What the White House Looks Like Completely Gutted

In the late ‘40s, the executive mansion was in a condemnable state. To save it, everything had to go.

: National Archives and Records Administration. Office of Presidential Libraries. Harry S. Truman Library.
Brian Resnick
Feb. 26, 2013, 1:02 p.m.

Harry S Tru­man in­her­ited a White House that was in hor­rendous shape. After the Brit­ish nearly burnt it to the ground in 1814, the con­struc­tion of 20th-cen­tury in­nov­a­tions—in­door plumb­ing, elec­tri­city, and heat­ing ducts—had also taken its toll on the struc­ture. The build­ing was nearly 150 years old, and it showed its age. In Novem­ber 1948, the build­ing was in a near-con­dem­nable state, as The New York Times re­por­ted:

The ceil­ing of the East Room, elab­or­ately done in the fres­coes of fruits and re­clin­ing wo­men and weigh­ing sev­enty pounds to the square foot, was found to be sag­ging six inches on Oct. 26, and now is be­ing held in place by scaf­fold­ing and sup­ports…. But it took the $50,000 sur­vey au­thor­ized by Con­gress to dis­close the fact that the marble grand stair­case is in im­min­ent danger. Sup­port­ing bricks, bought second hand in 1880, are dis­in­teg­rat­ing.

The so­cial events of the 1948 hol­i­day sea­son had to be can­celed. And with good reas­on: Ex­perts called the third floor of the White House “an out­stand­ing ex­ample of a fire­trap.” The res­ult of a fed­er­ally com­mis­sioned re­port found the man­sion’s plumb­ing “make­shift and un­san­it­ary,” while “the struc­tur­al de­teri­or­a­tion [was] in ‘ap­palling de­gree,’ and threat­en­ing com­plete col­lapse.” The con­gres­sion­al com­mis­sion on the mat­ter was con­sid­er­ing the op­tion of abandon­ing the struc­ture al­to­geth­er in fa­vor of a built-from-scratch man­sion, but Pres­id­ent Tru­man lob­bied for the res­tor­a­tion.

“It per­haps would be more eco­nom­ic­al from a purely fin­an­cial stand­point to raze the build­ing and to re­build com­pletely,” he test­i­fied to Con­gress in Feb­ru­ary 1949. “In do­ing so, however, there would be des­troyed a build­ing of tre­mend­ous his­tor­ic­al sig­ni­fic­ance in the growth of the na­tion.” 

So it had to be gut­ted. Com­pletely. Every piece of the in­teri­or, in­clud­ing the walls, had to be re­moved and put in stor­age. The out­side of the struc­ture—re­in­forced by new con­crete columns—was all that re­mained. See im­ages of the re­con­struc­tion be­low. (Pho­tos and cap­tions are from the Na­tion­al Archives via the Tru­man Lib­rary.)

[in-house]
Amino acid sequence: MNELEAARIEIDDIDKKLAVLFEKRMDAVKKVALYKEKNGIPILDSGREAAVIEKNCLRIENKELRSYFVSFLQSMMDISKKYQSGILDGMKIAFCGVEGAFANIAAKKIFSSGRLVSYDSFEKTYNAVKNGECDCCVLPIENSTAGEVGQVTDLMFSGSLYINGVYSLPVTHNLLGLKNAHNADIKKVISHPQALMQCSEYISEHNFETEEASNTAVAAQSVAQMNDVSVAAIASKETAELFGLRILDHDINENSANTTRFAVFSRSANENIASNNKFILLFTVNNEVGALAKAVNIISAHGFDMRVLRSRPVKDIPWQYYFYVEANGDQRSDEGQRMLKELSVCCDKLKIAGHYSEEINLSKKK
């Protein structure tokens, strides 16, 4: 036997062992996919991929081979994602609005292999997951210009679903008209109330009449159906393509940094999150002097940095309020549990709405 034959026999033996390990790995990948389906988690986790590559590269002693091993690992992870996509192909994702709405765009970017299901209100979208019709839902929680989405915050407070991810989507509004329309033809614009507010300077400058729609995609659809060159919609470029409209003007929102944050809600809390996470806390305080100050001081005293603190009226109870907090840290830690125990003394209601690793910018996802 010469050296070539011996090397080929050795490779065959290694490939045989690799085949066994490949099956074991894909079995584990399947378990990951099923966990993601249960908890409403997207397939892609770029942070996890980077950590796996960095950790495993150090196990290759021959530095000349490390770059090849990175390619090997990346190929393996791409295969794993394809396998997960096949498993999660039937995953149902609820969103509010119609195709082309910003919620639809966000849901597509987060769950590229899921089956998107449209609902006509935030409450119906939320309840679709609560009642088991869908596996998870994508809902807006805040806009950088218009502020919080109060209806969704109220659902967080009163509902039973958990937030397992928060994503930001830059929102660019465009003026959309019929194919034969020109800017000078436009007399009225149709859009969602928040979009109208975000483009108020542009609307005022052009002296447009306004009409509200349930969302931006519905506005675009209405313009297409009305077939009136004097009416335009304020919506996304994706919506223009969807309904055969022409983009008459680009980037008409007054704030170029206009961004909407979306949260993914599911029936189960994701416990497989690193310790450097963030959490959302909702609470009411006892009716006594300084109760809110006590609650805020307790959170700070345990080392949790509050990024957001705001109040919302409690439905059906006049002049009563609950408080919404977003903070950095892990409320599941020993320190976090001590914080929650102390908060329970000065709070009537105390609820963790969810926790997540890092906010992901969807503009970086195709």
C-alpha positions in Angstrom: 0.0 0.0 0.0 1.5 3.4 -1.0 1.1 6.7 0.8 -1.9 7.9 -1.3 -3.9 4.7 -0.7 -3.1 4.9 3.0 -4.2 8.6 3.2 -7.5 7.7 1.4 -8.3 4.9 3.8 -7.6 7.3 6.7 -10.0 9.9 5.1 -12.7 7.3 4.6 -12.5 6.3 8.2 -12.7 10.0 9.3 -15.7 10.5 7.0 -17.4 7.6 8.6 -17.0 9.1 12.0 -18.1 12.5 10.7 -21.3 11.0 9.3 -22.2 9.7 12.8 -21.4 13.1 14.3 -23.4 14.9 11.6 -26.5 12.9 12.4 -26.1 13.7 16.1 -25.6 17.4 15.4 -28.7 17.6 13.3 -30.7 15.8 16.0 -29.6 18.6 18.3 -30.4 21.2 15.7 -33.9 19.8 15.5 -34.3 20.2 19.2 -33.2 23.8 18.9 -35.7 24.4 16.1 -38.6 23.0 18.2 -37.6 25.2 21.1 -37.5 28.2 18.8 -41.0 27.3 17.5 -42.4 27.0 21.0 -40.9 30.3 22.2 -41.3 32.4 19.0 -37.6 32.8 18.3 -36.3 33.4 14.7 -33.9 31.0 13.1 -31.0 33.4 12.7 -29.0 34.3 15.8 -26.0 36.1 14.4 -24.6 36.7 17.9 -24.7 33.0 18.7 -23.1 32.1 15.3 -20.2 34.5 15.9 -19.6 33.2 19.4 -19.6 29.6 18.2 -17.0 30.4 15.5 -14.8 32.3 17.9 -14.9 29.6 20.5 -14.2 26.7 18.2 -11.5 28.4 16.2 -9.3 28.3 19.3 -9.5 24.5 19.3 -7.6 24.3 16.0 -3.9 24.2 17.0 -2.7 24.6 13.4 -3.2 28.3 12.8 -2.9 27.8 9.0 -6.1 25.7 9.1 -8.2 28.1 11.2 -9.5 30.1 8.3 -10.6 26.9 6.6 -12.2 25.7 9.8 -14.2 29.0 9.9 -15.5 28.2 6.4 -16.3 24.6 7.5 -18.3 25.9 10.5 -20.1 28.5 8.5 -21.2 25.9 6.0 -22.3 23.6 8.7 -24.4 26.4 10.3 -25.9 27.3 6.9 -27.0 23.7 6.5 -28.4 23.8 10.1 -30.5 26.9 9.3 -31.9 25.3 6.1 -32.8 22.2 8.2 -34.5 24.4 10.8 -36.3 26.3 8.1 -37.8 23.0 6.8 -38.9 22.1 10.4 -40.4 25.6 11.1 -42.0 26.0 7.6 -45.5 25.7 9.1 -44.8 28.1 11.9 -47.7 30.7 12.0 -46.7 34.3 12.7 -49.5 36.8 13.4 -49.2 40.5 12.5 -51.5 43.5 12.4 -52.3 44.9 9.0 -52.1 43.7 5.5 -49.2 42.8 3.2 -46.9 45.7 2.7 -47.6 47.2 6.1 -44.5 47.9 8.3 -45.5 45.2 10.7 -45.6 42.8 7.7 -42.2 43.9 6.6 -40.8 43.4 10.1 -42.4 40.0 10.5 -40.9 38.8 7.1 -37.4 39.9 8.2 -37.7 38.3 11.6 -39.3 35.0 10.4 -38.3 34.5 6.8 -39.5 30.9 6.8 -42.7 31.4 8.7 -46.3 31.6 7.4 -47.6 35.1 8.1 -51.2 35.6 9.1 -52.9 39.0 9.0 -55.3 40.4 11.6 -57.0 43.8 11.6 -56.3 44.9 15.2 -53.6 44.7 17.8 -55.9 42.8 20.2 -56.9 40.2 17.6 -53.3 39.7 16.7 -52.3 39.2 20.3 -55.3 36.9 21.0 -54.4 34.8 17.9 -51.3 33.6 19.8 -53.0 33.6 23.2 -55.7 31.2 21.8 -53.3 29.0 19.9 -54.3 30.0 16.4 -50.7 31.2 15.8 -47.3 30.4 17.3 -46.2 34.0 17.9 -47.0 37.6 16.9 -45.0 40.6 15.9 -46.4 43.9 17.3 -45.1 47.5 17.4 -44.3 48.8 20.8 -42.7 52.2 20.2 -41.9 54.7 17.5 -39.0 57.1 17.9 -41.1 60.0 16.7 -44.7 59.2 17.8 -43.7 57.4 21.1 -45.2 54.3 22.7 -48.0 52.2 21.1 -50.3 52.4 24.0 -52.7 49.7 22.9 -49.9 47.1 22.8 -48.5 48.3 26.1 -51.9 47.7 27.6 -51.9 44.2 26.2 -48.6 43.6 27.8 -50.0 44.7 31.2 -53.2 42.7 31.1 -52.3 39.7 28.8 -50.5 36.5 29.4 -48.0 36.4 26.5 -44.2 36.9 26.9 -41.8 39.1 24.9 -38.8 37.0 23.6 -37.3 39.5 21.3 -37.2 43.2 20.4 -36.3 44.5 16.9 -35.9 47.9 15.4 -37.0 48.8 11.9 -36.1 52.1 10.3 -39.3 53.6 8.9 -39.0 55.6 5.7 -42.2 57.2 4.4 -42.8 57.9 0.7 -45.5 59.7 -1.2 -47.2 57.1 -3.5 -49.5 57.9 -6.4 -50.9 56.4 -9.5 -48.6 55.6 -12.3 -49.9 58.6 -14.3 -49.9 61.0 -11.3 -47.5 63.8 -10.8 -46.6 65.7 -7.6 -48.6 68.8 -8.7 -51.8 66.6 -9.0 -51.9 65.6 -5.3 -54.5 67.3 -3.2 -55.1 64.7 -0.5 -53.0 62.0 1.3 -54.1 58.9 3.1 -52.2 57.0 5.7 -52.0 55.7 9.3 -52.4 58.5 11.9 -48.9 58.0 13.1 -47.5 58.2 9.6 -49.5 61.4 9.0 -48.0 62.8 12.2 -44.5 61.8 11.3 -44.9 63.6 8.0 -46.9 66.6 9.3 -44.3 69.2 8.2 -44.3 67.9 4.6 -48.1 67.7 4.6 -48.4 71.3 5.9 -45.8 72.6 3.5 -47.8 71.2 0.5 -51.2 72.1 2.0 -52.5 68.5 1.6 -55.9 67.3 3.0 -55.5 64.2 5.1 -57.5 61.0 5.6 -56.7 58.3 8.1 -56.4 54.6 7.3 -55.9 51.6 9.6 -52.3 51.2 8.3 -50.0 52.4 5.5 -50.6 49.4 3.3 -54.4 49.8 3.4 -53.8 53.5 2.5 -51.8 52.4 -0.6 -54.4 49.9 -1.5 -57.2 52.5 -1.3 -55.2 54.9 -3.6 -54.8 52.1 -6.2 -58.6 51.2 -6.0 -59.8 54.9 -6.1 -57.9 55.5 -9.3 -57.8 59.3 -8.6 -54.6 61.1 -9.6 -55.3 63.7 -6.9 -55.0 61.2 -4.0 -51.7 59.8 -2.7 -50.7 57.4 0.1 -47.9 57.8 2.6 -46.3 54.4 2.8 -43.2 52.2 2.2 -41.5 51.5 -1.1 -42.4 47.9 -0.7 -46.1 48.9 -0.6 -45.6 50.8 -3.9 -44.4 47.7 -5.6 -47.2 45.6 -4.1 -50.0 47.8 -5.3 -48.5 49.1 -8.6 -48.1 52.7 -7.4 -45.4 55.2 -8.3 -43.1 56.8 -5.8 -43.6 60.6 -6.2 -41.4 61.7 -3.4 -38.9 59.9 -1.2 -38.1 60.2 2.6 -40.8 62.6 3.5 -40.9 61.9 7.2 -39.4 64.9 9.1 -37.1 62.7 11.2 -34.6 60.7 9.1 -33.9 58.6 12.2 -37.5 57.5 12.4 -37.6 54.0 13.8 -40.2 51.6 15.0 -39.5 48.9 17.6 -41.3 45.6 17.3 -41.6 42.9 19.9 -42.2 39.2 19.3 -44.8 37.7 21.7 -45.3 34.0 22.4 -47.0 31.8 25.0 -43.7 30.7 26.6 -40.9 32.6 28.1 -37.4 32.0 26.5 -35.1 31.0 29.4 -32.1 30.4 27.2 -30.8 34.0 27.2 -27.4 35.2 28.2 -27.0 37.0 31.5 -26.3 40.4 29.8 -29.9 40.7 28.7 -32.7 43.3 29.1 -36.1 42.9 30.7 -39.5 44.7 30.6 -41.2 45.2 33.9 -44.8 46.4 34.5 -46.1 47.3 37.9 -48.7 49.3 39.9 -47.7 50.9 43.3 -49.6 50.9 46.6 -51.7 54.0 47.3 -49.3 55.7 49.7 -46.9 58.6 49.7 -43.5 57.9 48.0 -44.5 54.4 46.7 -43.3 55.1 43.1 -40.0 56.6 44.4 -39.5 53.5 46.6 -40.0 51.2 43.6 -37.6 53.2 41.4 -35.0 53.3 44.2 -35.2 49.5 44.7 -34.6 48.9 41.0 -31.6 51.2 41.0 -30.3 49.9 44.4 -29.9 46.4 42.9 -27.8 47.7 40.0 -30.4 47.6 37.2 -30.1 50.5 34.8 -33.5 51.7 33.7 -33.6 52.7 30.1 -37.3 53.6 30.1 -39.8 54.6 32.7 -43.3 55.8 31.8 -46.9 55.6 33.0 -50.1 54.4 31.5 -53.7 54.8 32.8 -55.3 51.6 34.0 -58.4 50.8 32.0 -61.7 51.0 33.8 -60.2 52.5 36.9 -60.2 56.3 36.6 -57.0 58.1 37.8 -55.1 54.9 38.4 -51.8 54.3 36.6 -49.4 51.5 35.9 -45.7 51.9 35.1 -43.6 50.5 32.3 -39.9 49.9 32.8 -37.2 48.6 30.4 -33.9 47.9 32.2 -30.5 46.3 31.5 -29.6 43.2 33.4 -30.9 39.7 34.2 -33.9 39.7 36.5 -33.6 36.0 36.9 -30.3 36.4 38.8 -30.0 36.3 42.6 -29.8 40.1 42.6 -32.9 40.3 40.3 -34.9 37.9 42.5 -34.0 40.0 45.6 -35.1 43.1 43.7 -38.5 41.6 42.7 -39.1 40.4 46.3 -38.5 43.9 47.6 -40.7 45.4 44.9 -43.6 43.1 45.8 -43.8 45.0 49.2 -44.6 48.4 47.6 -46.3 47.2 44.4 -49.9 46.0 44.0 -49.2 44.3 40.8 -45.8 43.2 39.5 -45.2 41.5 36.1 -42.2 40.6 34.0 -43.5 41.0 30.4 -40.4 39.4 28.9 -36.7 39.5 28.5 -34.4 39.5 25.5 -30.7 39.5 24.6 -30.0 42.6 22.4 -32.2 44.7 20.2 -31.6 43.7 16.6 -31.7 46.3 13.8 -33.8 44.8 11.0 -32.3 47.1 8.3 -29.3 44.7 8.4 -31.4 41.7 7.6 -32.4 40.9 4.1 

The inside of the White House, after being gutted in 1950. : National Archives and Records Administration. Office of Presidential Libraries. Harry S. Truman Library.
Window openings provide bursts of light into the cavernous interior of the White House, supported only by a web of temporary steel supports. The exterior walls rest on new concrete underpinnings, which allow earth-moving equipment to dig a new basement.  National Archives / Truman Library
This photograph was taken from the east entrance of the lower corridor of the White House, looking west with the East Room above. The workmen are demolishing the walls of the lower corridor.  National Archives / Truman Library
A view from the Servant's Dining Room to the bottom of an underpinning pit approximately 30 feet below. The concrete underpinning here will support a steel girder reaching to the roof of the White House.  National Archives / Truman Library
A bulldozer removing debris from the inside of the White House, during the renovation of the building. The bulldozer had to be taken apart and moved into the White House in pieces, as President Truman would not allow a hole large enough to fit the bulldozer to be cut into the walls of the White House.  National Archives / Truman Library
View of the north wall of the second-floor corridor of the White House during the renovation. The truss work in the walls of the North Hall have been removed.  National Archives / Truman Library
View from the first floor landing to the basement during the removal of the Joliet stone steps from the main stairway of the White House. National Archives / Truman Library
Two unidentified men stand in what remains of the second-floor Oval Study above the Blue Room. The north wall and part of the floor have been removed for the installation of steel shoring columns. National Archives / Truman Library
Detail of the north wall of the Blue Room after the removal of the plaster from the walls. The jambs of the doorways to the Red Room (left) and Green Room (right) have also been removed.  National Archives / Truman Library
View from the Lincoln Room northeast into Rose Room. National Archives / Truman Library
View of the northeast corner of the White House during renovation. Workmen are installing reinforced steel for laying of the concrete roofs of the Fan Room and other rooms in this area.  National Archives / Truman Library
To underscore the size of the massive new ventilation system being installed above the tunnel in the new White House basement, the photographer placed workmen inside the illuminated ductwork. National Archives / Truman Library
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